The Native Tourist
reformed/biblical observations on Christianity and culture

Monday, February 25, 2008
Top-Down or Bottom-Up?
From an book-review essay in Comment by John Seel"

This strategy stems from a general acceptance that cultural change is top-down and guided by strategically placed gatekeepers. Infiltrating these gatekeeper networks has been one of the overarching objectives of these institutions. . . . Latent evangelical populism has resisted this overt elitism. Charles Colson writes, "I don't believe societies are moved as much by the social elites as they are by changes in the habits of the heart. I think you have to give people, the mass of people, a different vision to live by . . . John Naisbitt said that fads start from the top down, movements from the bottom up."

And yet, the reality-defining institutions of the academy, art, media, and entertainment, which are controlled by economic, social, and cultural elites, shape the "habits of the heart" of any given society. Having once worked for John Naisbitt, I can say with confidence that he was speaking about consumer trends, not cultural dynamics. The achievement of these institutions is to be applauded.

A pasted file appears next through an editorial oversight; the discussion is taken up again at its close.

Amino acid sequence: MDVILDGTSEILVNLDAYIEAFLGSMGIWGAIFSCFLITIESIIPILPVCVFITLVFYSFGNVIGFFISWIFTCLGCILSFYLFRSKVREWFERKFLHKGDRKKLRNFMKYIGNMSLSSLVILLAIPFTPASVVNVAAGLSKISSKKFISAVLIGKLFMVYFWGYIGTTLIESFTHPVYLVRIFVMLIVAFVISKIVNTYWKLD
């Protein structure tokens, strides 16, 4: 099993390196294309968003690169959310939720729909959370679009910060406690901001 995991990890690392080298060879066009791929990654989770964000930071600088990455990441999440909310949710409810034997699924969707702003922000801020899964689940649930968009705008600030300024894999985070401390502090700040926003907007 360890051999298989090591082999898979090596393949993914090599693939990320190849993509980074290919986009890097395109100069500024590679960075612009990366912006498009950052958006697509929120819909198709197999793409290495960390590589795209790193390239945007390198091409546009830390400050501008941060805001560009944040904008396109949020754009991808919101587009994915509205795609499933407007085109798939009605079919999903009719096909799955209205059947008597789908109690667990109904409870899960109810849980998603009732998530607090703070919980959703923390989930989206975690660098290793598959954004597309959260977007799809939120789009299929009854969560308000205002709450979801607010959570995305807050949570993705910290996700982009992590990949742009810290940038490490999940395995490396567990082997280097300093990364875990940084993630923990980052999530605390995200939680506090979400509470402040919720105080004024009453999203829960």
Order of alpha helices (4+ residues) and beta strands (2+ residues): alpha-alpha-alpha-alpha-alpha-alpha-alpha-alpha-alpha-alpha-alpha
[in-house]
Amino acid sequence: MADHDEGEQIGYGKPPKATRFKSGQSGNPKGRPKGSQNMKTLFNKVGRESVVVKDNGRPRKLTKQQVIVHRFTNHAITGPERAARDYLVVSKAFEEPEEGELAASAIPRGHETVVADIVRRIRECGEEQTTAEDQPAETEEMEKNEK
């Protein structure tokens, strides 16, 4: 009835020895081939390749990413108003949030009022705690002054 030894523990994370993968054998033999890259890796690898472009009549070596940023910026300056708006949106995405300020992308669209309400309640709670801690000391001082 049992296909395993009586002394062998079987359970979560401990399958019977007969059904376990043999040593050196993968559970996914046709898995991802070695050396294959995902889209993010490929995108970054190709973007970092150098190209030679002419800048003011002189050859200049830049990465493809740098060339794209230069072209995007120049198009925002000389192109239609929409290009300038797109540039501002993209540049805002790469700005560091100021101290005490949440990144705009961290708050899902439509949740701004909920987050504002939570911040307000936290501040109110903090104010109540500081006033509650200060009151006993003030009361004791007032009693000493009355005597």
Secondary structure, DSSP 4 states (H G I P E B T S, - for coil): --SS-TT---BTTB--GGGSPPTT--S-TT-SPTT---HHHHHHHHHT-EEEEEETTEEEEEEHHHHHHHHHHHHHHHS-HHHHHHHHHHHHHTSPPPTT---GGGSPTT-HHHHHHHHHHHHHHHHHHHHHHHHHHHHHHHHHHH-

Readers of TNT will know that I largely reject the top-down approach to renewing culture. Working on the local level and on a smaller scale, and working and expanding from there - all the while remaining exclusively and distinctly Christian - is the way to grow a genuinely Christian culture. Compromise and cooperative ventures end up with a diluted product - losing most of its saltiness in the process.

What we need, I think, is a Christian subversive sub-culture and a patient, long-term, outlook. We also need at the same time to actively resist the mind-shaping effects of the dominant culture around us ("be not conformed...") and we celebrate the cultural offerings of the local Christian culture around us...